Two attorneys were manhandled by Chicago police officers and supervisors as part of a systematic department practice of blocking detainees from seeing attorneys, a federal lawsuit filed Wednesday charged.
Attorney Sladjana Vuckovic said an unidentified Area 4 officer grabbed her by the arms and forced her down a flight of stairs while she was trying to see a client last June in the aftermath of the fatal shooting of Patrol Officer Brian Strouse.
Vuckovic's client was one of 11 people, including five children, who were represented by a nonprofit legal aid group in connection with the Strouse shooting. The clients were not charged, but they were held at the station for 14 hours without access to attorneys, according to lawyers who filed the suit. In another incident, attorney Dawn Sheikh said she was attempting to see a client who was detained in connection with an alleged gang shooting when she was pulled down a flight of stairs by a sergeant at Area 2 headquarters. She was pulled so forcibly that bruises remained on her arms for several days, the suit alleges.
Police spokesman Pat Camden said the department does not comment on pending lawsuits.
The MacArthur Justice Center and the Mandel Legal Aid clinic filed the lawsuit on behalf of First Defense Legal Aid, a nonprofit organization that provides free legal services to those who can't afford an attorney. The suit also is supported by more than 45 organizations, including Amnesty International, the Cook County Bar Association and the South Side Chapter of the NAACP.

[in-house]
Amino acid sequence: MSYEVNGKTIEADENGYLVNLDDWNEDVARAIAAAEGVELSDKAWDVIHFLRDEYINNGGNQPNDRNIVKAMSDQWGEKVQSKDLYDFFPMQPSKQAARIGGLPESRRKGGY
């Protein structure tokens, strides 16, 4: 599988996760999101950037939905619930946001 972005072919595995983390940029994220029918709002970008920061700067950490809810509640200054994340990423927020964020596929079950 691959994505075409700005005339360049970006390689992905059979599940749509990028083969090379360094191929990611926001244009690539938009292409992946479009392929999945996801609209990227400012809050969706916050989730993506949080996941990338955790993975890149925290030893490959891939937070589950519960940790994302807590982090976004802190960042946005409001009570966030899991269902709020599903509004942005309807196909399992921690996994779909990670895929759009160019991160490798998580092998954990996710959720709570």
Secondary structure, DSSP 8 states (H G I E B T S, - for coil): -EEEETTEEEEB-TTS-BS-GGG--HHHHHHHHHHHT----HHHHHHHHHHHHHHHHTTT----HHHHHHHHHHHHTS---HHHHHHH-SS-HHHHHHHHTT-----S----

Jean Maclean, an attorney for MacArthur, said she is aware of more than 40 cases in the last year in which lawyers were blocked from their clients in police custody.
Police Supt. Terry Hillard and Cook County State's Attorney Richard Devine are named in the suit, which charges them both with "turning a blind eye" to illegal practices.
First Defense says police officers often deny lawyers access to their clients by refusing to say where a client is located or by requiring lawyers to make several phone calls before they release the information. The lawsuit also charges that police and assistant state's attorneys continue questioning detainees even after they have requested an attorney.
"These police tactics are not mistakes," said Maclean. "They are part of a systematic and conscious practice to keep lawyers from seeing their clients."
The lawsuit seeks unspecified damages and an order requiring the Police Department and state's attorney's office to establish clear procedures and guidelines to stop the conduct alleged in the complaint.
Copyright 2001 Chicago Sun-Times, Inc.